The writer is a Bloomberg View columnist.
For all the talk of tax increases and debt-cutting, President Barack Obama’s biggest and most revealing decision this year may be which candidate he chooses as his new secretary of state. It will tell us whether the president allows comfort to trump qualification.
The two candidates are Susan Rice, the U.S. envoy to the United Nations, and Sen. John Kerry, chairman of the Senate Foreign Relations Committee. Both would be impressive, though they bring different strengths.
Rice’s advantage is that she has a closer personal relationship with the president, making her better integrated in the administration’s policy-making apparatus. Kerry’s edge is that he’s a heavyweight who would be more effective representing the United States around the world.
Rice has the inside track for now. Her only sin was that on the Sunday news shows in September she conveyed exactly what she was told by the Central Intelligence Agency about the attack on the U.S. consulate in Benghazi, Libya.
Obama says he hasn’t made a decision. But rejecting Rice in favor of Kerry would make the president look like he’s buckling to pressure from Sen. John McCain, the Republican opponent he defeated in the 2008 election who has hounded Rice mercilessly over the tragedy in Libya. And yet, if how something looks is the issue — and appearances are critical in diplomacy — then Obama should choose Kerry.
Kerry, a prominent senator for 28 years, would sail through his Senate confirmation hearings. Rice would be pinned down by Benghazi.
Kerry would be much better received than Rice not just in the Senate but in the rest of the world — which should be more than a little relevant in this decision. After 27 years on the Senate Foreign Relations Committee, he knows every player of consequence. His on-the-job training would be minimal.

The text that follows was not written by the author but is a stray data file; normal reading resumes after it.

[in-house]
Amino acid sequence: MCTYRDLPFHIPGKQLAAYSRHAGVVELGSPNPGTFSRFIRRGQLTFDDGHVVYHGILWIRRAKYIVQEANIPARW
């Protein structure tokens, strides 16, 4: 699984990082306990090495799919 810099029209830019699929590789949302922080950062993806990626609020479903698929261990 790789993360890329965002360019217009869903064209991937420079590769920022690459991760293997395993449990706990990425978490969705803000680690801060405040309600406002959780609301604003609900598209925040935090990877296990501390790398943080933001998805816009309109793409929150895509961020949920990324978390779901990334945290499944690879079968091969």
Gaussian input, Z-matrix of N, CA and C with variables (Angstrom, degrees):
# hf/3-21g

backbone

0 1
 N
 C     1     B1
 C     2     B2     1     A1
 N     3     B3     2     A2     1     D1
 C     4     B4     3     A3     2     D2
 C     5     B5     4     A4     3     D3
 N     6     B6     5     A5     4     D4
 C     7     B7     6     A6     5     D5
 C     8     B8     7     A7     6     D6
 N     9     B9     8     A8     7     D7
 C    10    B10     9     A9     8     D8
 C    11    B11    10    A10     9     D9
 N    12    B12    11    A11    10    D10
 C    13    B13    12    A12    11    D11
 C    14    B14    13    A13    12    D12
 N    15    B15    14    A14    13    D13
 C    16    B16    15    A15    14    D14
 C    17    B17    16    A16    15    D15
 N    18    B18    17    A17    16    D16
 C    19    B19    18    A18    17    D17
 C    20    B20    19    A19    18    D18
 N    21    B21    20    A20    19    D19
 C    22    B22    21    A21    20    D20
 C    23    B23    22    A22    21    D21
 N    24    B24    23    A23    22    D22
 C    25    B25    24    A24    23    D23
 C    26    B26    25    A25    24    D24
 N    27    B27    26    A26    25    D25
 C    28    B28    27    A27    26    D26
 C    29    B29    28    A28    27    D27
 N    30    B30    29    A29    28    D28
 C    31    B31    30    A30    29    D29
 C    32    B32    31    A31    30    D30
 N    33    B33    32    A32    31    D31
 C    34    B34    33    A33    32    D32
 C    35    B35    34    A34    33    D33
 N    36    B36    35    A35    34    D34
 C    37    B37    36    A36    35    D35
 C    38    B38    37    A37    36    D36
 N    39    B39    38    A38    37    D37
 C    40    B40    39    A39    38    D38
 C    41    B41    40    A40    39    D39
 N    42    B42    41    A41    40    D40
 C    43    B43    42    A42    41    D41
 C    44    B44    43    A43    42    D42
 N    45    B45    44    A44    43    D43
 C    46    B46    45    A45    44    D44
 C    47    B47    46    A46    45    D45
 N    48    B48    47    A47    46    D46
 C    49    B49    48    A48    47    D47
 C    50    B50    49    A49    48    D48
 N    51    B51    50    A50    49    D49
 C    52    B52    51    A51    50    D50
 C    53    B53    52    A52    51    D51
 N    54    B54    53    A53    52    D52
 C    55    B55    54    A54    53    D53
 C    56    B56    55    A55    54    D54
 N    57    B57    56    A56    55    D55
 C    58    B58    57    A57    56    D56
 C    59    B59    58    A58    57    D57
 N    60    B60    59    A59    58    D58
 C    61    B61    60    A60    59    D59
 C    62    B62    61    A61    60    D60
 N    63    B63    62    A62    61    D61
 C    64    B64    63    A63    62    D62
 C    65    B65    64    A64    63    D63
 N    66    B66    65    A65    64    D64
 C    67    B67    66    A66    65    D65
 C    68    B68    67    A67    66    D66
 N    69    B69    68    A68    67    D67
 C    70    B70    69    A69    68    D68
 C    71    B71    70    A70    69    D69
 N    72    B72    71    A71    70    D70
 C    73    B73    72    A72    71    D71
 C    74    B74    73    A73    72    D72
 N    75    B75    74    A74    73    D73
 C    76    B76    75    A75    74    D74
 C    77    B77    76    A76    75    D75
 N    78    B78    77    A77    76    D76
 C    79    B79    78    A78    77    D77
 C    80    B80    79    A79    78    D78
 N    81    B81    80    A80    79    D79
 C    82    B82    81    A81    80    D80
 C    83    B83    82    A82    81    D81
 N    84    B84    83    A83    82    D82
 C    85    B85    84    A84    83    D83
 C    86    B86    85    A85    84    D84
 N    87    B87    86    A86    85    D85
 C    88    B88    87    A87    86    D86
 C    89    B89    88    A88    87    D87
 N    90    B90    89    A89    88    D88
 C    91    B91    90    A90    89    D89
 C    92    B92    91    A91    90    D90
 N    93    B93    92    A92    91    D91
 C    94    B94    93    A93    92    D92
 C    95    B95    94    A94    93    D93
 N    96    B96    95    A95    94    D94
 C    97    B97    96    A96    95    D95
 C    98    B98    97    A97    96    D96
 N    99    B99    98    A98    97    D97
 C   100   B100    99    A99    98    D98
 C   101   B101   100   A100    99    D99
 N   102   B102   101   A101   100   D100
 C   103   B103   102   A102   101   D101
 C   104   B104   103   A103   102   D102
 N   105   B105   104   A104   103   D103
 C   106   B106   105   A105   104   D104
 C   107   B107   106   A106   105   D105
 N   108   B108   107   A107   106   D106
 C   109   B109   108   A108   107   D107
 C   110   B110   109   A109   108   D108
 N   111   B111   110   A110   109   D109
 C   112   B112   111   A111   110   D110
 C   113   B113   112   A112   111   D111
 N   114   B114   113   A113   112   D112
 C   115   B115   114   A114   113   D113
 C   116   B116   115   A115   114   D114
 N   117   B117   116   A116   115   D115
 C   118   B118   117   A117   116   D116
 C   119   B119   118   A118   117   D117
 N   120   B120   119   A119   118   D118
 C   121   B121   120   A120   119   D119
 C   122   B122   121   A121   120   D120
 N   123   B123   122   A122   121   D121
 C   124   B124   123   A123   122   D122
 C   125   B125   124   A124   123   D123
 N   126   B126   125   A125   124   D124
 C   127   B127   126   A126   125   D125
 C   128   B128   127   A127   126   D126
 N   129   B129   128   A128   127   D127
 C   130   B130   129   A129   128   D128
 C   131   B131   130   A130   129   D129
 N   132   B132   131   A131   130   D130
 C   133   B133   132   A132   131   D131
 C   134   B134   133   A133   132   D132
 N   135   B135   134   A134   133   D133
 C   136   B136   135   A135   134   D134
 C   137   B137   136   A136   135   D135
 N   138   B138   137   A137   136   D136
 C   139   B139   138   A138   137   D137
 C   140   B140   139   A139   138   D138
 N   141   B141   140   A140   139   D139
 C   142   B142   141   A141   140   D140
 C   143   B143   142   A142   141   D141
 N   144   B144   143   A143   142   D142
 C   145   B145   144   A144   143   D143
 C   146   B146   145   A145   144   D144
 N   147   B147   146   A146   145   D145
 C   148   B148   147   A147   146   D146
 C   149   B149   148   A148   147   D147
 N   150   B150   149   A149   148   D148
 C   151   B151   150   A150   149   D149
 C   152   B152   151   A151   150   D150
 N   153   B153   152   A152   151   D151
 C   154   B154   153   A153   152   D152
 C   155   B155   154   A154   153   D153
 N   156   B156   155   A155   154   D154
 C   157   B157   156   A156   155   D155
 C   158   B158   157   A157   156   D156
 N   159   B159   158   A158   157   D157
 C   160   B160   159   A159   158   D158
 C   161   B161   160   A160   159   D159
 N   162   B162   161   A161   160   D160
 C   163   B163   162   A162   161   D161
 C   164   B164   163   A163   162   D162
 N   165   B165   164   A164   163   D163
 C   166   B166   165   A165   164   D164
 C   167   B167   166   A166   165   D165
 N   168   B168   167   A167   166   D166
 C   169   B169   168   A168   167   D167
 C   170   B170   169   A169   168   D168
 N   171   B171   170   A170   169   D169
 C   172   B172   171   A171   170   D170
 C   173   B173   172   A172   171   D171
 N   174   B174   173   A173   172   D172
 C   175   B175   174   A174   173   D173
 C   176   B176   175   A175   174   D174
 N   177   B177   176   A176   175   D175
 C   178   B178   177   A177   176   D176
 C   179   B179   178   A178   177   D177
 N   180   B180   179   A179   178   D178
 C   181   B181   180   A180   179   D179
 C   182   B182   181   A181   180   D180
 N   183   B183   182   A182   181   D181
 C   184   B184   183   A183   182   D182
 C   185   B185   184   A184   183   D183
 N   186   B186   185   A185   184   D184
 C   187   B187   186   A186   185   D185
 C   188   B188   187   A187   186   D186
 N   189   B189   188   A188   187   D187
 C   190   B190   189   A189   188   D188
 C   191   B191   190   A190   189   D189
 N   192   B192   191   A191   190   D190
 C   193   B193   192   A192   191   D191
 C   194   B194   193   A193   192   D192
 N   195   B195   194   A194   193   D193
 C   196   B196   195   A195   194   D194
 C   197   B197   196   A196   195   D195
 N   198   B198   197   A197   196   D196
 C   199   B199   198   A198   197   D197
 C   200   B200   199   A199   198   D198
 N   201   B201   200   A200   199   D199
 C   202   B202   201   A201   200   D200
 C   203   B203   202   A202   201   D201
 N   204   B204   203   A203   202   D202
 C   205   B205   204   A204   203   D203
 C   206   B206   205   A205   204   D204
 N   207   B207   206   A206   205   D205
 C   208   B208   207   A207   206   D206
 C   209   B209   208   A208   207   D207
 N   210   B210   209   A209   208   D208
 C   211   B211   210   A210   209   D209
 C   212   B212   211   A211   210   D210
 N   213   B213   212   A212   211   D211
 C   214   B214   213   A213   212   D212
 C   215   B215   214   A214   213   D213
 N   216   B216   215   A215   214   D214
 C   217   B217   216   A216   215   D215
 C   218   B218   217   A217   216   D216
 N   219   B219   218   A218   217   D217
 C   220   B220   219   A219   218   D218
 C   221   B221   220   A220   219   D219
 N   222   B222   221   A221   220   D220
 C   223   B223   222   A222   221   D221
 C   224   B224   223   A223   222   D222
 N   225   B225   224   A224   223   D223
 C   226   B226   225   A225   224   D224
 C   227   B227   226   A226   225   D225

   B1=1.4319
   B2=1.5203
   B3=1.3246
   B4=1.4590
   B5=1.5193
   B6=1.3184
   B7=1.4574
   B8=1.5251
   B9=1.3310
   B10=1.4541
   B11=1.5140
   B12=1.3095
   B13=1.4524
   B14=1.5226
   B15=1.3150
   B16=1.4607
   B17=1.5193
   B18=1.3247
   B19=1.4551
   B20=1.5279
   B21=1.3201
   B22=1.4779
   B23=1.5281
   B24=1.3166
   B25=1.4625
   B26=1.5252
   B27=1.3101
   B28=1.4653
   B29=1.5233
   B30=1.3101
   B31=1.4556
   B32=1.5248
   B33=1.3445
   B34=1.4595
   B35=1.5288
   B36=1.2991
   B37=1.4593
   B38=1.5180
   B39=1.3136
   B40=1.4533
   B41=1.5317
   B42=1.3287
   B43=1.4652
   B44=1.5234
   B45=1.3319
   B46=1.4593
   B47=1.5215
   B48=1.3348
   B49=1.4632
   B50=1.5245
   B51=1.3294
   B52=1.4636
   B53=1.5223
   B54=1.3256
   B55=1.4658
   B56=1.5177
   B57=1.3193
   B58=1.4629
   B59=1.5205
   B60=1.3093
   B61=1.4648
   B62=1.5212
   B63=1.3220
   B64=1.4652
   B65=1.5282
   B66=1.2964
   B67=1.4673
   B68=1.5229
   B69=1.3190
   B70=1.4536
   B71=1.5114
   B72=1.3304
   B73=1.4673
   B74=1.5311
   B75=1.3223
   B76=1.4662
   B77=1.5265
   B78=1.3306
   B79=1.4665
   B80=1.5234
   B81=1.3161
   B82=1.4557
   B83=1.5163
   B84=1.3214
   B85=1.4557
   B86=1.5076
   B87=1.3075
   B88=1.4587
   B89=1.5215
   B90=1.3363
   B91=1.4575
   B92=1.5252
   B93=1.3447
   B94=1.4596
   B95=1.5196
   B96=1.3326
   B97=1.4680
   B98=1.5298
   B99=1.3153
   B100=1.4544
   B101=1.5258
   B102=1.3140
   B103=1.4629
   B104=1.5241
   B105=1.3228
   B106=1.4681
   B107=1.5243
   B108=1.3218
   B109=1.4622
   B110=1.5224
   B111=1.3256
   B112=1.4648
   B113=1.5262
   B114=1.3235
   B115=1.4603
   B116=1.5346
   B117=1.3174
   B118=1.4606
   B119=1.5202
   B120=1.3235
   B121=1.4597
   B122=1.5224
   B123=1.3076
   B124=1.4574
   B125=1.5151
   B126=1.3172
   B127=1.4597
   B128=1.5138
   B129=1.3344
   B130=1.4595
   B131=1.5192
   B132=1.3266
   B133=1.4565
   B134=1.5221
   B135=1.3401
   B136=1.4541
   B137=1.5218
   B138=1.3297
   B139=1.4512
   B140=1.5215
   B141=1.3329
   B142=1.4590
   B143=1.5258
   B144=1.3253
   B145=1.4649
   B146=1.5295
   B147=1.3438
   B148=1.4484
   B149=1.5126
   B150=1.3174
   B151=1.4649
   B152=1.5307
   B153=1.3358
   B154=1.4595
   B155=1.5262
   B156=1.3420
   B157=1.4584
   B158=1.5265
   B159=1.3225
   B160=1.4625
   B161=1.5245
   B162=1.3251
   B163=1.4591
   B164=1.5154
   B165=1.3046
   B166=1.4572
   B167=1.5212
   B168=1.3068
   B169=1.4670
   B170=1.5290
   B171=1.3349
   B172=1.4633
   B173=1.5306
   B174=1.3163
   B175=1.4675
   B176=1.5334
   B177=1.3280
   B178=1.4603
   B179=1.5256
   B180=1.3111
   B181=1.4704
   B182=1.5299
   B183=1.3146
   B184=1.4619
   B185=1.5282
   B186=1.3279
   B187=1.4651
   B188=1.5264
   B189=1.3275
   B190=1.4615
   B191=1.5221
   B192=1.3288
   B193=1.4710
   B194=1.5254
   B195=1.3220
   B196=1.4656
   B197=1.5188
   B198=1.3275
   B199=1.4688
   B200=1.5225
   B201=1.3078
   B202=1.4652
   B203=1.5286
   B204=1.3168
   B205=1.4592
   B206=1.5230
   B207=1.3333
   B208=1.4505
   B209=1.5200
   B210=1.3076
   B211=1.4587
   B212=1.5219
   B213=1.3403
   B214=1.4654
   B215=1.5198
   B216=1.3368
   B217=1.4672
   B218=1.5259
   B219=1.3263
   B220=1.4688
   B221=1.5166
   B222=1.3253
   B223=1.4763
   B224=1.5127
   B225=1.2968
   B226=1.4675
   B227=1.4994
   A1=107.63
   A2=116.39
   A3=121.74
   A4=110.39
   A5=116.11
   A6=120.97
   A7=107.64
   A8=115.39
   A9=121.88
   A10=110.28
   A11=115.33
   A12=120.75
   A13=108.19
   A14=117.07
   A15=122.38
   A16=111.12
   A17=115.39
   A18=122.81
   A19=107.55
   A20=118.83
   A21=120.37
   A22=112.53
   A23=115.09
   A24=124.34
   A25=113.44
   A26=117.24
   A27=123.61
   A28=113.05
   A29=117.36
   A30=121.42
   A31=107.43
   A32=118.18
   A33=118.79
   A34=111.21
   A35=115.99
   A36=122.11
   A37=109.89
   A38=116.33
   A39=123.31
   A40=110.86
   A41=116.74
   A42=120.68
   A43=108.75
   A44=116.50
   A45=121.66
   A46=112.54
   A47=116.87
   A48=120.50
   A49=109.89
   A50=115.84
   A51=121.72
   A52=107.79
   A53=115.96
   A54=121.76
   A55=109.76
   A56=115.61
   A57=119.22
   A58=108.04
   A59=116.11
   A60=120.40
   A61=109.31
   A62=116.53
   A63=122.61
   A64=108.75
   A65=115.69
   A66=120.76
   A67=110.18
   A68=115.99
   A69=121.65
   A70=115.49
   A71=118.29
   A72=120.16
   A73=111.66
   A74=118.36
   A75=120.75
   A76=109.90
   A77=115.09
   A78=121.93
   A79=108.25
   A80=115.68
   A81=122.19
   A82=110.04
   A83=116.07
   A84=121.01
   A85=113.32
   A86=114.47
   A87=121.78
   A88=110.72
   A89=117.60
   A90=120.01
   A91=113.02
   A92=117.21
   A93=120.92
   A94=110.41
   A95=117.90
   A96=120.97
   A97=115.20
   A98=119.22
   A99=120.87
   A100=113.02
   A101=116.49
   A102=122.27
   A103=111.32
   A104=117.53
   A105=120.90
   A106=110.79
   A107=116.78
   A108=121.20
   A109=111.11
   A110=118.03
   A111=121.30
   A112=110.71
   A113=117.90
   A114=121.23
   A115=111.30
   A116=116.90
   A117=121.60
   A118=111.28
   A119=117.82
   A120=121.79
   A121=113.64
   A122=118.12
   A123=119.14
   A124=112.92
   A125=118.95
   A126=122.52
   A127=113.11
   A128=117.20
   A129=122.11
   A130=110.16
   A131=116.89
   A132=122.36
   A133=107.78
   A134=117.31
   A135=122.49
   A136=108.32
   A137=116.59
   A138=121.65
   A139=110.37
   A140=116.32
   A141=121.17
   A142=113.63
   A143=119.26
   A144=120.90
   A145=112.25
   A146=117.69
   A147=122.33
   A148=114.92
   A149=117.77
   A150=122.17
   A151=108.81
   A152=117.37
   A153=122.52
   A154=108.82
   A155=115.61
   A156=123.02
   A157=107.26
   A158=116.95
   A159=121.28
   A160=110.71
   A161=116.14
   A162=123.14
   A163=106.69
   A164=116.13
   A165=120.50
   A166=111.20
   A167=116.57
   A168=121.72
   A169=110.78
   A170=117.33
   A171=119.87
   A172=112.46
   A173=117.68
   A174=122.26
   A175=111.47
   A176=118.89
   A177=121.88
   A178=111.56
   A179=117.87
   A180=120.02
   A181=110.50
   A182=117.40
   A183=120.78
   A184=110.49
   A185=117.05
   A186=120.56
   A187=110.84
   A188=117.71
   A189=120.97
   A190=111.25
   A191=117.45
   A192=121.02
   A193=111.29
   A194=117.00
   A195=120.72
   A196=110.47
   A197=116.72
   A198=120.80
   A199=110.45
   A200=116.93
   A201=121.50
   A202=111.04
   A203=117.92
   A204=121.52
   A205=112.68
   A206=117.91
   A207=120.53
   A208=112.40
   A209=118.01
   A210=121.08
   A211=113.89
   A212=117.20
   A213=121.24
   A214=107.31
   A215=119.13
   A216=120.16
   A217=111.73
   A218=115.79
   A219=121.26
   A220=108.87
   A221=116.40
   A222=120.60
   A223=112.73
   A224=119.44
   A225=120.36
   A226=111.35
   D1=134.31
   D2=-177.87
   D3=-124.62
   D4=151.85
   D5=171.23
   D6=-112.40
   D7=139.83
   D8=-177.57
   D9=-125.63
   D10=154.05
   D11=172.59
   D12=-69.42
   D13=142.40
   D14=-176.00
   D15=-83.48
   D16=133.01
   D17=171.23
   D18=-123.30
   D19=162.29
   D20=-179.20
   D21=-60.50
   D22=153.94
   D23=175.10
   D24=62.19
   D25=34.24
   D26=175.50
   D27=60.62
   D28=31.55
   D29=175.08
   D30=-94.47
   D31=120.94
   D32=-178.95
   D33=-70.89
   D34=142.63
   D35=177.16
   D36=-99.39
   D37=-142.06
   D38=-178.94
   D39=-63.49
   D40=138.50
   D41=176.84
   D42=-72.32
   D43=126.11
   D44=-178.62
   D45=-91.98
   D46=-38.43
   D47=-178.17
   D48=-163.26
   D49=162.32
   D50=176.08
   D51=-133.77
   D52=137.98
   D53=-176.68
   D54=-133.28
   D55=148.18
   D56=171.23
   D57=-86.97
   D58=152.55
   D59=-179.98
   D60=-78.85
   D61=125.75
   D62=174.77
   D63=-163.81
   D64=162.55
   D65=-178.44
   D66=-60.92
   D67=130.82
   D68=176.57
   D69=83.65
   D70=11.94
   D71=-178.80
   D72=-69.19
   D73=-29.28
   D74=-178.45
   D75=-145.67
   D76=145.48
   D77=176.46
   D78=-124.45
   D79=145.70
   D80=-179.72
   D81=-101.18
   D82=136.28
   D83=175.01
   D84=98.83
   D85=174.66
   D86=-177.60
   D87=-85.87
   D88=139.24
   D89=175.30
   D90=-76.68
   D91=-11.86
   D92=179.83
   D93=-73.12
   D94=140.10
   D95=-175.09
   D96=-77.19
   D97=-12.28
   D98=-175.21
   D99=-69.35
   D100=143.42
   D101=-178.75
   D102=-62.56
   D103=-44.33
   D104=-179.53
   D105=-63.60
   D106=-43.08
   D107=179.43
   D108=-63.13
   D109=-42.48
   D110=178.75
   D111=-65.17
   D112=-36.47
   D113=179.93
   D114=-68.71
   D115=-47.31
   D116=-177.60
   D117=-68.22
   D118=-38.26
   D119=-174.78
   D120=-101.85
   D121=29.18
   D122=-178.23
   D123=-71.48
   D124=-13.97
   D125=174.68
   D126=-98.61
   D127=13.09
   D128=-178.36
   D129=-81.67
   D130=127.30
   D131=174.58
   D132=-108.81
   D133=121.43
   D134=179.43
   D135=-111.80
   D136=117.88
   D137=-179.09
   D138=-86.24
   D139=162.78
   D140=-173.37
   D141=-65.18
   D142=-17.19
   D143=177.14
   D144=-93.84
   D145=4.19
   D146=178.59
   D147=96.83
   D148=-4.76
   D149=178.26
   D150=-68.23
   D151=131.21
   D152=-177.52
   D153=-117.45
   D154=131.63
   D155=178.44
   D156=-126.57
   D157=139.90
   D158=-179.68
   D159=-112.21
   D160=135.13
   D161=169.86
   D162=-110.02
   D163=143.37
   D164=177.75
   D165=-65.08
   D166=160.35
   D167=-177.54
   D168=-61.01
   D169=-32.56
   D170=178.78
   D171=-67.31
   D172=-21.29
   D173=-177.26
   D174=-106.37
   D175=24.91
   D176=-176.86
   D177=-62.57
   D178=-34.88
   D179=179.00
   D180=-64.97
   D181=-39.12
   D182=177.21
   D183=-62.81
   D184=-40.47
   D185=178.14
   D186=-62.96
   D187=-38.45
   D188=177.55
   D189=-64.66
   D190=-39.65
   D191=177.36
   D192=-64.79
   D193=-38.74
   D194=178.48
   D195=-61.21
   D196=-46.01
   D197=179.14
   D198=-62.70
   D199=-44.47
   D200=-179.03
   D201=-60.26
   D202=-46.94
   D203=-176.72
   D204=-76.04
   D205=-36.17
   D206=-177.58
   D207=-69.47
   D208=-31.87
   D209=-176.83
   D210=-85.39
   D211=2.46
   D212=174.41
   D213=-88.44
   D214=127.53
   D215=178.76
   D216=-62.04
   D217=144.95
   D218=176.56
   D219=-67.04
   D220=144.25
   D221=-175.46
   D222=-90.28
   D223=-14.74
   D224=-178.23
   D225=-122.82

Lest we forget, Obama probably wouldn’t be president without Kerry, who asked him to deliver the keynote speech at the 2004 Democratic Convention that started his career.
In 2008, Kerry gave then-Sen. Obama critical early support in his primary campaign against Hillary Clinton. When Obama picked Clinton over him as secretary of state, Kerry was a loyal soldier. He helped persuade Afghan President Hamid Karzai to hold elections, smoothed over tense relations with Pakistan and shepherded the START treaty through the Senate. He even played Mitt Romney in the mock debates this year.
Gratitude, loyalty and experience shouldn’t be the only factors in the president’s decision, but don’t they count for something?
If Kerry giving up his Senate seat jeopardized Democratic control of the Senate, the appointment would be too risky. But Democrats in the new Congress will have a five-vote margin in the upper chamber, and it’s unlikely a Republican could win a special election next year in Massachusetts.
This decision isn’t as much about Rice, Kerry and the political angles as it is about Obama and how he views governing.
We know that the president is often leery of having other big fish in his administration, less because of ego or insecurity than his insistence on harmonious policy-making, free of turf fights. But comfort is overrated; Obama needs more “principals” (officials with their own power bases) to challenge him.
Before the United Nations, Rice’s experience consisted of being assistant secretary of state for Africa, which is important but not central to U.S. foreign policy. More recently, she won credit for helping to convince Russia and China to back sanctions against Iran and not oppose the bombing campaign against Libya. Yet when Russia and China vetoed a resolution aimed at Syria, Rice called the action “disgusting” and “shameful,” which was stronger than the White House’s “regrettable.” Diplomacy is all about word choice.
The next secretary of state may be called on to broker Middle East peace talks between Israel and Hamas or conduct high-stakes talks with Iran on its nuclear program. Wouldn’t it be better to have someone at the table with wide experience and the political clout to make things happen?
In 2008, Obama’s staff was dead-set against Clinton getting secretary of state. Finally, Obama broke in sharply and said, “You guys are missing the fundamental point — she’s the most-qualified candidate.”
This time, Kerry is.
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